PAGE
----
NASA spacecraft shows pock-marked Mercury up close

By Seth Borenstein

Associated Press

Published: Wednesday, March 30 2011 1:11 p.m. MDT

This image provided by NASA is the first ever obtained from a spacecraft in orbit about the Solar System's innermost planet, Mercury. The image was captured early this morning, at 5:20 a.m. EDT,Tuesday March 29, 2011. The dominant rayed crater in the upper portion of the image is Debussy. The bottom portion of this image is near Mercury's south pole and includes a region of Mercury's surface not previously seen by spacecraft. On March 17, 2011 (March 18, 2011, UTC), MESSENGER became the first spacecraft to orbit the planet Mercury.

NASA, Associated Press

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NEW YORK — The first batch of hundreds of photos taken in orbit of Mercury show numerous battle scars on the tiny planet. They are from space rocks regularly pelting Mercury at high speeds, scientists said.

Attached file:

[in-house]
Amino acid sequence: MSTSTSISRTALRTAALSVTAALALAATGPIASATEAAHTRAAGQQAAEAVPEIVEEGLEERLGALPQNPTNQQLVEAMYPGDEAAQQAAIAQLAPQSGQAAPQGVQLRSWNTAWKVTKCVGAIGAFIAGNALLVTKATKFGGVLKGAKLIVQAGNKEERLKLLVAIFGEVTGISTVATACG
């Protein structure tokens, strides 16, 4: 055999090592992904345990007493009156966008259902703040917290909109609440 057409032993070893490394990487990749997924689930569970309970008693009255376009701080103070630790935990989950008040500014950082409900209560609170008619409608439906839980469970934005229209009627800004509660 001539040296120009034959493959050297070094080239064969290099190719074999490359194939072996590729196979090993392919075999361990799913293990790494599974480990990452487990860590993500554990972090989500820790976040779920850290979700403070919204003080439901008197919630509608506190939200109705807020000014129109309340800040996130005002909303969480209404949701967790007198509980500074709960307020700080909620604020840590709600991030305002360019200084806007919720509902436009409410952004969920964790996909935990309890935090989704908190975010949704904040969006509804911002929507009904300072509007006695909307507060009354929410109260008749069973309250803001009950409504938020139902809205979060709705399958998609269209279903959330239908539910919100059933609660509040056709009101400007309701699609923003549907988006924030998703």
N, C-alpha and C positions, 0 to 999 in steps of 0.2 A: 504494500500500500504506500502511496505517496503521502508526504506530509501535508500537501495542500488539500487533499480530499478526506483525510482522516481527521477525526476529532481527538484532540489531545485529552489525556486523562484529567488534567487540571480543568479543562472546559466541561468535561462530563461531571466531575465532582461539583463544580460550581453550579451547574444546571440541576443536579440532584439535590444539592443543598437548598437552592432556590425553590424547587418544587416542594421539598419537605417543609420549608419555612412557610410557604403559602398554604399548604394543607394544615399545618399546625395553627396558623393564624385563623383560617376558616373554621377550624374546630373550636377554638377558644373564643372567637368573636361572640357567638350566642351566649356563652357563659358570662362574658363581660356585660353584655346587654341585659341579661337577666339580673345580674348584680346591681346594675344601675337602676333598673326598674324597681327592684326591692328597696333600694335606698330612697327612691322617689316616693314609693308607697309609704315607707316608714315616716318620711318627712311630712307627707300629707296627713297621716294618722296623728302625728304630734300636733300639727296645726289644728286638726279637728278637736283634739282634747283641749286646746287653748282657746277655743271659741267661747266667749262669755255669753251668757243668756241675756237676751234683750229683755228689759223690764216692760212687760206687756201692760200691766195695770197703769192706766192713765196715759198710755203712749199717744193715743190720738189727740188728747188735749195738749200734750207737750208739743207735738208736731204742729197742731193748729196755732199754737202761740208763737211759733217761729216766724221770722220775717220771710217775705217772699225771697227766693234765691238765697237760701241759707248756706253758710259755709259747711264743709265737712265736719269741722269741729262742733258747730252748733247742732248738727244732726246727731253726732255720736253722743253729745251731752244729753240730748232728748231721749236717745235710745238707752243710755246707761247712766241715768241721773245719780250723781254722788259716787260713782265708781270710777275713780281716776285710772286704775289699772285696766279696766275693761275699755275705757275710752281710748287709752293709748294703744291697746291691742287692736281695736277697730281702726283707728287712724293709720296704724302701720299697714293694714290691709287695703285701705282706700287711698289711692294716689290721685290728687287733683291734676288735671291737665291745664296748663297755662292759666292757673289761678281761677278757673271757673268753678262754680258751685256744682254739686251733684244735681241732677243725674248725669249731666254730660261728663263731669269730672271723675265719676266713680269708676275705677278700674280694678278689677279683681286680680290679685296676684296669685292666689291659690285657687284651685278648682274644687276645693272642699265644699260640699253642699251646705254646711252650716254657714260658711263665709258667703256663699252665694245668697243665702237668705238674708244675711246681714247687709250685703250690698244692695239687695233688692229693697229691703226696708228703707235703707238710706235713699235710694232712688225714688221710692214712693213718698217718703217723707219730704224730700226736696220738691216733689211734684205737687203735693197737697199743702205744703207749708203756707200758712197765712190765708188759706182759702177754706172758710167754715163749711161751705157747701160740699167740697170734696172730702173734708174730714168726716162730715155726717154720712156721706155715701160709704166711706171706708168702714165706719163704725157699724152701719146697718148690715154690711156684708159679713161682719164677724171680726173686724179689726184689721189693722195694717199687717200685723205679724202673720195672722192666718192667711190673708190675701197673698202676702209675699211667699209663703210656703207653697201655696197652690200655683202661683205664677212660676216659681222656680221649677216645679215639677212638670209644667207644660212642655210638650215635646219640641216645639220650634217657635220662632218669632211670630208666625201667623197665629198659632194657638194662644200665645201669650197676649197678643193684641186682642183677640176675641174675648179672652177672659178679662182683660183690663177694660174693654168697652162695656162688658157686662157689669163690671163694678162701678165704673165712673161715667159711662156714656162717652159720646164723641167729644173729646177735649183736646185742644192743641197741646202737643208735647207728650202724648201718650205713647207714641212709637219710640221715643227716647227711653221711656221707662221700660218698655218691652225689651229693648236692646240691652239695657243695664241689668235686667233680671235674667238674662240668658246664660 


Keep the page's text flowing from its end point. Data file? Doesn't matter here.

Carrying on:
NASA's Messenger spacecraft, the first to orbit Mercury, reveals a pock-marked planet full of craters from pieces of asteroids and comets. Mission chief scientist Sean Solomon said that what is surprising to scientists so far is that there are more secondary craters than expected. Those are craters created by the falling soil kicked up from space rock collisions.

Solomon said the craters look different from those on the moon because the space rocks are moving faster and hit Mercury harder.

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